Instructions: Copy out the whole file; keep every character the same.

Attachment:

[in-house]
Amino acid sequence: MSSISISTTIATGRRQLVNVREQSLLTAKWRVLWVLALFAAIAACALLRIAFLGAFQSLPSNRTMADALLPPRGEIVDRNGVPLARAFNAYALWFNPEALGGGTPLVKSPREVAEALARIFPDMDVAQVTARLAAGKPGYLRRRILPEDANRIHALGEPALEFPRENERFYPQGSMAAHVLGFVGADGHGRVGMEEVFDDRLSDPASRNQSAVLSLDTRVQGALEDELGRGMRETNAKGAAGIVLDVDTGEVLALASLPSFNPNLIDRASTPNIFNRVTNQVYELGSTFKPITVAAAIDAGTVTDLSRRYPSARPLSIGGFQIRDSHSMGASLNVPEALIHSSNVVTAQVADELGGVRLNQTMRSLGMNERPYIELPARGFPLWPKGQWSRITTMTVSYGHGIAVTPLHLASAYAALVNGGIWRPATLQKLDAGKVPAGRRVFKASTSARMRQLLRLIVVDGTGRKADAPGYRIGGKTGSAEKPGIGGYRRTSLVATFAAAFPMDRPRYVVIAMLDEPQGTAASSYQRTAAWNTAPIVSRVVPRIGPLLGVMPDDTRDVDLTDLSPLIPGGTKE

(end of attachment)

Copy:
[in-house]
Amino acid sequence: MSSISISTTIATGRRQLVNVREQSLLTAKWRVLWVLALFAAIAACALLRIAFLGAFQSLPSNRTMADALLPPRGEIVDRNGVPLARAFNAYALWFNPEALGGGTPLVKSPREVAEALARIFPDMDVAQVTARLAAGKPGYLRRRILPEDANRIHALGEPALEFPRENERFYPQGSMAAHVLGFVGADGHGRVGMEEVFDDRLSDPASRNQSAVLSLDTRVQGALEDELGRGMRETNAKGAAGIVLDVDTGEVLALASLPSFNPNLIDRASTPNIFNRVTNQVYELGSTFKPITVAAAIDAGTVTDLSRRYPSARPLSIGGFQIRDSHSMGASLNVPEALIHSSNVVTAQVADELGGVRLNQTMRSLGMNERPYIELPARGFPLWPKGQWSRITTMTVSYGHGIAVTPLHLASAYAALVNGGIWRPATLQKLDAGKVPAGRRVFKASTSARMRQLLRLIVVDGTGRKADAPGYRIGGKTGSAEKPGIGGYRRTSLVATFAAAFPMDRPRYVVIAMLDEPQGTAASSYQRTAAWNTAPIVSRVVPRIGPLLGVMPDDTRDVDLTDLSPLIPGGTKE